School club activities and sports in Japanese culture
School Club ActivitiesWith the extremely high percentage of students enrolling in high schools (more than 97 percent in 2010, reported by Ministry of Education, Culture, Sports, Science and Technology of Japan)(1), it can be reasonably assumed that the life of Japanese youth is substantially synonymous for the life of Japanese high and junior high school students: the youth’s life as a student occupies a large part of his/her life. In these circumstances, Japanese manga and anime have put a great emphasis, presumably perplexingly too great for non-Japanese audience, on school activities as their topics, especially those of school sports clubs.NAKAZAWA Atsushi enumerates five inexplicable things about the Japanese school activities system:(1)they are organized on a tremendous scale that cannot be observed in other countries, in spite of the fact that (2) they are extracurricular activities and not obligatory; and (3) they are not student-led activities but teacher/school-led, while (4) they are managed at the great expense of schools and, more importantly, of teachers involved; therefore (5) there have been attempts to transfer the responsibility to local communities, but in vain(2). It is a result of the complicated history of Japanese educational system after WWII. According to Nakazawa, the history of Japanese school (sports) club activities was that of amalgamation of, in short, democratism/egalitarianism and elitism/control-oriented education(3). In other words, extracurricular (especially sports) activities have been formally imposed upon students to nurture a liberal, fair spirit of sportsmanship in youth on one hand, and to control their ethics and lives in group (i.e., social) activities on the other. These apparently contradictory goals, interestingly, have served to provide a suitable stage for fierce competitions by good and earnest young students in Japanese juvenile narratives.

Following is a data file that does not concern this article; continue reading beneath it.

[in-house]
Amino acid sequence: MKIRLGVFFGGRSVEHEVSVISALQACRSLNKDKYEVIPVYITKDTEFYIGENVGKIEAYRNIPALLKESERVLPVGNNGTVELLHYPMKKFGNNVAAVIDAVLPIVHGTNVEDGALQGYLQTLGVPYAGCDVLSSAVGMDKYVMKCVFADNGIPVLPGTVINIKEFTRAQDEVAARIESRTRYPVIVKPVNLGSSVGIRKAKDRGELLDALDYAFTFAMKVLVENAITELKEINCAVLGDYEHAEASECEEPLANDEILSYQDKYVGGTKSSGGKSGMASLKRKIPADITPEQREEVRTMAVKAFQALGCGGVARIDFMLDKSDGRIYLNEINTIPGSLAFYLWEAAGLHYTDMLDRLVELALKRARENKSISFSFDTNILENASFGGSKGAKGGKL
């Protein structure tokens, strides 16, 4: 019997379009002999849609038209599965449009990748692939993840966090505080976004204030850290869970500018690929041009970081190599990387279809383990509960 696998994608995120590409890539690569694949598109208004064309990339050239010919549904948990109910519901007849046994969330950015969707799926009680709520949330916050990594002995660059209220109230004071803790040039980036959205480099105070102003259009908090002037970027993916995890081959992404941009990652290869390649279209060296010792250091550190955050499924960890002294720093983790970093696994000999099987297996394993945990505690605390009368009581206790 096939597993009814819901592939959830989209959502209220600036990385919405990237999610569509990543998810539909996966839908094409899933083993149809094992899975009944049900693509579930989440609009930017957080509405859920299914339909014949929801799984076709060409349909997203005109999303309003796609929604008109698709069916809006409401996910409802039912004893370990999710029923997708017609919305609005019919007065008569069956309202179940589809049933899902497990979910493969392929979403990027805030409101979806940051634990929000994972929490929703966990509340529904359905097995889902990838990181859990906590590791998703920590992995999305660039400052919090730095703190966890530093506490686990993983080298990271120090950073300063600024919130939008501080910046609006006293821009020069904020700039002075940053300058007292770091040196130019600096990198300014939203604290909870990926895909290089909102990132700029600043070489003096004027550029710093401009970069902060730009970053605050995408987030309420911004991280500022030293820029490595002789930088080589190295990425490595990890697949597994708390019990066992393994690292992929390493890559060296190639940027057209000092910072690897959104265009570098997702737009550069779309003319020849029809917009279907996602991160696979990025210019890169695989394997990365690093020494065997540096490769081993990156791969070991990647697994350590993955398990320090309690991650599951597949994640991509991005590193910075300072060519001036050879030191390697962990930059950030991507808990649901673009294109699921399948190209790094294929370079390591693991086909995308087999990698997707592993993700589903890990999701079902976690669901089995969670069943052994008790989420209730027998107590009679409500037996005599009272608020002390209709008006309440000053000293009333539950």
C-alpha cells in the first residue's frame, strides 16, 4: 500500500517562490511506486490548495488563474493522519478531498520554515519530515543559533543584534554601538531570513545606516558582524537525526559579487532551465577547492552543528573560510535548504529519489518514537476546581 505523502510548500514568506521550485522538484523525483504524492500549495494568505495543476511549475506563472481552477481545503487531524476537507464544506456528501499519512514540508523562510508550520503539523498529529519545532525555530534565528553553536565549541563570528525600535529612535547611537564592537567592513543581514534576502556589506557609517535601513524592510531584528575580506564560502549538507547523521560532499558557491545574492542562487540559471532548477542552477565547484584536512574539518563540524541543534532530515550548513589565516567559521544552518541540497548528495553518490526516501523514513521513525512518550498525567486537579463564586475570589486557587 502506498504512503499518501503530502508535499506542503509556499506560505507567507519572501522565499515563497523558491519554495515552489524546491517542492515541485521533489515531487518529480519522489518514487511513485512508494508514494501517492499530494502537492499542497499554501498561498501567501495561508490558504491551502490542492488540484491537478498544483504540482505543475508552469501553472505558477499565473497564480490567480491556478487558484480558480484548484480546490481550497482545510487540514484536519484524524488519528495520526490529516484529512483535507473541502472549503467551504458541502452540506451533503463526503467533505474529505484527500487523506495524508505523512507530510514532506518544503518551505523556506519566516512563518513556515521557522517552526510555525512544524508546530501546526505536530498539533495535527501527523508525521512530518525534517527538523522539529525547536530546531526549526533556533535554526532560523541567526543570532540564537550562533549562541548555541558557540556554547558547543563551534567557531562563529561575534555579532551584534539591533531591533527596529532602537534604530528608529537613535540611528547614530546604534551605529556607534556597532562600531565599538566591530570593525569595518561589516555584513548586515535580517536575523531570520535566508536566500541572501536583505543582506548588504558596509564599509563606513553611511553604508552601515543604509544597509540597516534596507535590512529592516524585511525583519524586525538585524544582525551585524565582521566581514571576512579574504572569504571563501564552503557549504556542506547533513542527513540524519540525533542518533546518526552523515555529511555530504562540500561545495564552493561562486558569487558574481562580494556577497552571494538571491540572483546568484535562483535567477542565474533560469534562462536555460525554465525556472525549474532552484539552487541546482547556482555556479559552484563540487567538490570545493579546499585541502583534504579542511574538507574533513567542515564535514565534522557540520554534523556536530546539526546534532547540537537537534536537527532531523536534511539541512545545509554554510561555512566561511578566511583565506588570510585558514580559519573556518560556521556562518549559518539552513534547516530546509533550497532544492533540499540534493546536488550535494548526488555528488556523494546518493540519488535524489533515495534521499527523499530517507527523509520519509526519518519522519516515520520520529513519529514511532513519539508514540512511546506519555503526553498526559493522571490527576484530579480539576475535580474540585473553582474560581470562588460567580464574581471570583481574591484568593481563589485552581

Sports Manga and the Battle NarrativeThis cultural soil has furnished other types of school club activities with opportunities to be featured in battle-narrative style stories. An epochal work for Japanese society was TAKAHASHI Yoichi’s Captain Tsubasa (or Flash Kicker, 1981-88 in Weekly Shonen Jump), which not only has left an unforgettable mark in the history of sports manga but also greatly helped football gain recognition among Japanese children and allegedly formed a basis for the establishment of the Japanese professional football league in 1991 [fig.1]. Fig.1. Captain Tsubasa, vol.1, cover page, by TAKAHASHI Yoichi, Shueisha 1989A football genius, Ozora Tsubasa moves to Nankatsu City and joins the football team of Nankatsu Elementary School to meet a series of formidable opponents and rivals. Though the stage is set in the world of elementary school clubs in the 1980s, the overall system is apparently taken from the Koshien narratives. It is interesting, however, that Captain Tsubasa, as ‘the’ predecessor of the football manga, utilizes some unrealistic superplays to entertain the target readers as did early baseball manga.Another genius can be found in KONOMI Takeshi’s Tennis-no Oji-sama (Prince of Tennis, 1999-2008 in Weekly Shonen Jump and a new series 2009 to present in Jump Square). The protagonist, Echizen Ryoma, who has proven his abilities by winning junior championships in the US, comes back to Japan to join Seishun Junior High School tennis club and aims for the national championship with his teammates[fig.2]. Significantly, for our purpose, the games described in the work are exclusively those of team competition: each player plays as a member of the school he/she belongs to.